Did the introduction of iodized salt raise IQs by 15 points in the U.S. Goiter Belt?

Did IQ scores go up for some men after the introduction of iodized salt in 1924?  Researchers analyzed data from World War I and World War II to try to find out.

Iodine is so important in the diet for normal brain development that infants from iodine-deficient mothers may be born mentally retarded. In the past, these unfortunate souls were labeled “cretins.”  In fact, iodine deficiency is the leading cause of preventable mental retardation in the world today.

A dietary deficiency of iodine can also cause a goiter, an enlargement of the thyroid gland that can lead to hyperthyroidism. Early in the 20th century, goiter was a serious health problem in the Great Lakes area and in the Northwest, called the Goiter Belt, where the soil is deficient in iodine. Some 4,000 potential recruits were rejected for military service in World War I because their goiters were too large to even button their shirts.  The prevalence of goiter in those areas dropped dramatically after the introduction of iodized salt in 1924.

Researchers James Feyrer of Dartmouth College and his colleagues at Brown University and in the UK wondered whether the introduction of iodized salt in the Goiter Belt may also have had an impact on the mental capabilities of people living there.

But how could they possibly determine that?

The U.S. military gave intelligence test to new recruits during World War I (before iodized salt) and World War II (after iodized salt). The scores on those tests were not available, but the researchers could estimate how well the individual men did because those who scored higher were assigned to the Air Force and those who scored lower to the Army.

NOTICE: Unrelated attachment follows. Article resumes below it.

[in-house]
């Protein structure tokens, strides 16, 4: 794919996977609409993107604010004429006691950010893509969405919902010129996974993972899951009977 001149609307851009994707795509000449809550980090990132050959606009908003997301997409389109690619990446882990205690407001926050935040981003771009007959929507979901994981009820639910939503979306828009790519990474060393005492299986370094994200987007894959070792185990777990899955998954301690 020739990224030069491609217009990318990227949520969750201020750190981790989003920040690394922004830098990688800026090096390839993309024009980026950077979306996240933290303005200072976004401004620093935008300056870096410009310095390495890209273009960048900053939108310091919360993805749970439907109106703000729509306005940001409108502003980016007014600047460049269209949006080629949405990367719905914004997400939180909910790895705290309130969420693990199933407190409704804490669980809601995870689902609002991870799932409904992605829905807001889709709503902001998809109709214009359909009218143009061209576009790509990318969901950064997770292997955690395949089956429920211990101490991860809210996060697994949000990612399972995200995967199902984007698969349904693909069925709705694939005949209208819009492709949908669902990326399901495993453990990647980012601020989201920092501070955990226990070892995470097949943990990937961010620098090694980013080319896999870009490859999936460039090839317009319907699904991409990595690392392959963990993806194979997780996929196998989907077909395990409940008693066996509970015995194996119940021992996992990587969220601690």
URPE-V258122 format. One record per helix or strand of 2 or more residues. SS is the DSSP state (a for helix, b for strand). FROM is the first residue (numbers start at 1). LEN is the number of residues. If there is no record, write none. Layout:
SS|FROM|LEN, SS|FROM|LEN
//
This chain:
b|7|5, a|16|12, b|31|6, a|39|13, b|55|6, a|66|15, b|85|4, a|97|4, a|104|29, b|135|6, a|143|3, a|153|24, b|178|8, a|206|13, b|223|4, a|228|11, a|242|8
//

From the military records, the researchers could also tell whether the individual men came from areas that were naturally rich or naturally poor in iodine.

What they found was dramatic. Men from iodine-deficient areas were much more likely to be assigned to the Air Force during World War II than during World War I. The improvement in their performance on the intelligence tests from World War I to World War II was equivalent to an average increase of 15 points in their IQs!

But the introduction of iodized salt also had a tragic downside. Feyrer and his colleagues calculated that after iodized salt was introduced the death rate from hyperthyroidism doubled and tripled in iodine-deficient areas, resulting in an additional 10,000 deaths. Older people and women were the most susceptible.

“We have found little discussion in the literature of what appears to be a short-term price the country paid for long-run benefits resulting from this public health intervention,” the researchers noted.

Source: James Feyrer, Dimitra Politi, and David N. Weil: The cognitive effects of micronutrient deficiency: evidence from salt iodization in the United States. National Bureau of Economic Research Working Paper 19233, 2013. (full-text)

 

 

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